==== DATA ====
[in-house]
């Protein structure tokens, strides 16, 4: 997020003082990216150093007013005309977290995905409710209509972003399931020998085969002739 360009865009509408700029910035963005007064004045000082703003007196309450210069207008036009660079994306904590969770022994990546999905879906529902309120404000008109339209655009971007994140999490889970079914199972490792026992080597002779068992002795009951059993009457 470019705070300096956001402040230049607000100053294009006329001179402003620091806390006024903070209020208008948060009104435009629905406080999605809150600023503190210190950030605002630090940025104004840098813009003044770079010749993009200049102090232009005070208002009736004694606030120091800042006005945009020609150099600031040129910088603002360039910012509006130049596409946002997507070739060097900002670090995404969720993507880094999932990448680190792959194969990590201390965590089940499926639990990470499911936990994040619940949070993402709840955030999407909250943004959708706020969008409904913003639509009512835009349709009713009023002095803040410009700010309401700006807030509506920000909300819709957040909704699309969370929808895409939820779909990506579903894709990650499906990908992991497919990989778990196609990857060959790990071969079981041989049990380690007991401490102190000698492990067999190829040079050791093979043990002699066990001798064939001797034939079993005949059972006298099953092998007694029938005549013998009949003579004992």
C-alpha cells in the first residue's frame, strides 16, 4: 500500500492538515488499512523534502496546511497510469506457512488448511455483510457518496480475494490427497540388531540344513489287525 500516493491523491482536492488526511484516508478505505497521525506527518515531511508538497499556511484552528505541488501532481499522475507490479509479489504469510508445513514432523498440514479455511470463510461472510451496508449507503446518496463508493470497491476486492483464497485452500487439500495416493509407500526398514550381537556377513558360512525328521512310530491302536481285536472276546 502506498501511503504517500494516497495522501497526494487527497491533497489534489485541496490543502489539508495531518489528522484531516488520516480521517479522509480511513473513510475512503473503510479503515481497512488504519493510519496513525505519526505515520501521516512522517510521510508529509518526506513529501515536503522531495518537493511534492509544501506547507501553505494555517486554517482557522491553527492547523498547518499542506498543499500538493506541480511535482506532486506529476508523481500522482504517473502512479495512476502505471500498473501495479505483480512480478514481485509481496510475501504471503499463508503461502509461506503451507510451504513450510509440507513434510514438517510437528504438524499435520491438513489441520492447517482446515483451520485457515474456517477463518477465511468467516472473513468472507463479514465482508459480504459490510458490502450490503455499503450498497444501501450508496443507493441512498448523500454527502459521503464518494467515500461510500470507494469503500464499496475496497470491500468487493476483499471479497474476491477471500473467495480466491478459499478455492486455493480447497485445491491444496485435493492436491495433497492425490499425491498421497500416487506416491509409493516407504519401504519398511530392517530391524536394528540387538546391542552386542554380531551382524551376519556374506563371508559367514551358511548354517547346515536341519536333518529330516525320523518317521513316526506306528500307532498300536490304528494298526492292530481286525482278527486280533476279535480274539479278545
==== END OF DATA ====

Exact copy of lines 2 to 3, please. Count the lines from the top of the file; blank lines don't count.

């Protein structure tokens, strides 16, 4: 997020003082990216150093007013005309977290995905409710209509972003399931020998085969002739 360009865009509408700029910035963005007064004045000082703003007196309450210069207008036009660079994306904590969770022994990546999905879906529902309120404000008109339209655009971007994140999490889970079914199972490792026992080597002779068992002795009951059993009457 470019705070300096956001402040230049607000100053294009006329001179402003620091806390006024903070209020208008948060009104435009629905406080999605809150600023503190210190950030605002630090940025104004840098813009003044770079010749993009200049102090232009005070208002009736004694606030120091800042006005945009020609150099600031040129910088603002360039910012509006130049596409946002997507070739060097900002670090995404969720993507880094999932990448680190792959194969990590201390965590089940499926639990990470499911936990994040619940949070993402709840955030999407909250943004959708706020969008409904913003639509009512835009349709009713009023002095803040410009700010309401700006807030509506920000909300819709957040909704699309969370929808895409939820779909990506579903894709990650499906990908992991497919990989778990196609990857060959790990071969079981041989049990380690007991401490102190000698492990067999190829040079050791093979043990002699066990001798064939001797034939079993005949059972006298099953092998007694029938005549013998009949003579004992």
C-alpha cells in the first residue's frame, strides 16, 4: 500500500492538515488499512523534502496546511497510469506457512488448511455483510457518496480475494490427497540388531540344513489287525 500516493491523491482536492488526511484516508478505505497521525506527518515531511508538497499556511484552528505541488501532481499522475507490479509479489504469510508445513514432523498440514479455511470463510461472510451496508449507503446518496463508493470497491476486492483464497485452500487439500495416493509407500526398514550381537556377513558360512525328521512310530491302536481285536472276546 502506498501511503504517500494516497495522501497526494487527497491533497489534489485541496490543502489539508495531518489528522484531516488520516480521517479522509480511513473513510475512503473503510479503515481497512488504519493510519496513525505519526505515520501521516512522517510521510508529509518526506513529501515536503522531495518537493511534492509544501506547507501553505494555517486554517482557522491553527492547523498547518499542506498543499500538493506541480511535482506532486506529476508523481500522482504517473502512479495512476502505471500498473501495479505483480512480478514481485509481496510475501504471503499463508503461502509461506503451507510451504513450510509440507513434510514438517510437528504438524499435520491438513489441520492447517482446515483451520485457515474456517477463518477465511468467516472473513468472507463479514465482508459480504459490510458490502450490503455499503450498497444501501450508496443507493441512498448523500454527502459521503464518494467515500461510500470507494469503500464499496475496497470491500468487493476483499471479497474476491477471500473467495480466491478459499478455492486455493480447497485445491491444496485435493492436491495433497492425490499425491498421497500416487506416491509409493516407504519401504519398511530392517530391524536394528540387538546391542552386542554380531551382524551376519556374506563371508559367514551358511548354517547346515536341519536333518529330516525320523518317521513316526506306528500307532498300536490304528494298526492292530481286525482278527486280533476279535480274539479278545